As I have mentioned in a previous entry, the genetic structure of human populations has been interpreted as the result of a process of "serial bottlenecks", starting from the major "Out of Africa" bottleneck, and followed by a series of other ones, as humans colonized the world. Bottlenecks reduce genetic diversity, but so does selection, and it is imperative to directly sample genetic diversity of past populations, to see how well they conform with the expectations of the "serial bottlenecks" theory, i.e., whether reduced diversity is due to descent from a few individuals whose progeny transcended the bottleneck, or due to selection, which suppresses genetic variation by removing some alleles from the gene pool.
This paper argues in favor of selection as a mechanism for keeping genetic diversity (and hence effective population size) at low levels. This selection process, is not, however, envisioned as affecting the species as a whole, but rather proceeded in its own way in regional subsets of humans. These groups did not exchange genes randomly with other such groups, but rather according to their degree of cultural similarity.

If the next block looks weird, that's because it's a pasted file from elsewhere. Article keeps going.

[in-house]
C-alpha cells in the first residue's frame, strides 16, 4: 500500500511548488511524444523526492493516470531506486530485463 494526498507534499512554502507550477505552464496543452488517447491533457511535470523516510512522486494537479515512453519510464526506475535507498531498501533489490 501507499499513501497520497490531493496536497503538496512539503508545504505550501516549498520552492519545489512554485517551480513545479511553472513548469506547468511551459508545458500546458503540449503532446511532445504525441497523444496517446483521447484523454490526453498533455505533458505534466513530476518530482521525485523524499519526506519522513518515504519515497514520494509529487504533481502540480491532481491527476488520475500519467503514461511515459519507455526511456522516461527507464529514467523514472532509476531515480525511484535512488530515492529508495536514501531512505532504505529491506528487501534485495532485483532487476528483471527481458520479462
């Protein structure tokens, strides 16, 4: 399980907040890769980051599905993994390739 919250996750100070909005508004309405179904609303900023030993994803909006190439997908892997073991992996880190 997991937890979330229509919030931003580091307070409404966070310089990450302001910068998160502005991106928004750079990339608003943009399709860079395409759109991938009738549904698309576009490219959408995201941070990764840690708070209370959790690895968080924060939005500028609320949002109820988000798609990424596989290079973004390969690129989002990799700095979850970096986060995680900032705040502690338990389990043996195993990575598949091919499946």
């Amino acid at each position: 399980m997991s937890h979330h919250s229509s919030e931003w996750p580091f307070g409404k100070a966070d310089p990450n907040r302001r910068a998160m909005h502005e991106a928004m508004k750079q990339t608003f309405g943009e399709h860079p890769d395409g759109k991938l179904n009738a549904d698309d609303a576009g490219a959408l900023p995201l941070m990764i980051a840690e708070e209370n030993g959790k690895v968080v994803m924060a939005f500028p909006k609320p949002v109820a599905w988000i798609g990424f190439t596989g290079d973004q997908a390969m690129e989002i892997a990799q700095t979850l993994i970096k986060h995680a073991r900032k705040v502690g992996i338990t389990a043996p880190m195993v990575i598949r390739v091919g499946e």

John Hawks has an extensive post on this article, which I recommend.
Culture, population structure, and low genetic diversity in Pleistocene hominins
L.S. Premo, Jean-Jacques Hublin
Paleogenomic research has shown that modern humans, Neanderthals, and their most recent common ancestor have displayed less genetic diversity than living great apes. The traditional interpretation that low levels of genetic diversity in modern humans resulted from a relatively recent demographic bottleneck cannot account for similarly low levels of genetic diversity in Middle Pleistocene hominins. A more parsimonious hypothesis proposes that the effective population size of the human lineage has been low for more than 500,000 years, but the mechanism responsible for suppressing genetic diversity in Pleistocene hominin populations without similarly affecting that of their hominoid contemporaries remains unknown. Here we use agent-based simulation to study the effect of culturally mediated migration on neutral genetic diversity in structured populations. We show that, in populations structured by culturally mediated migration, selection can suppress neutral genetic diversity over thousands of generations, even in the absence of bottlenecks or expansions in census population size. In other words, selection could have suppressed the effective population size of Pleistocene hominins for as long as the degree of cultural similarity between regionally differentiated groups played an important role in mediating intraspecific gene flow.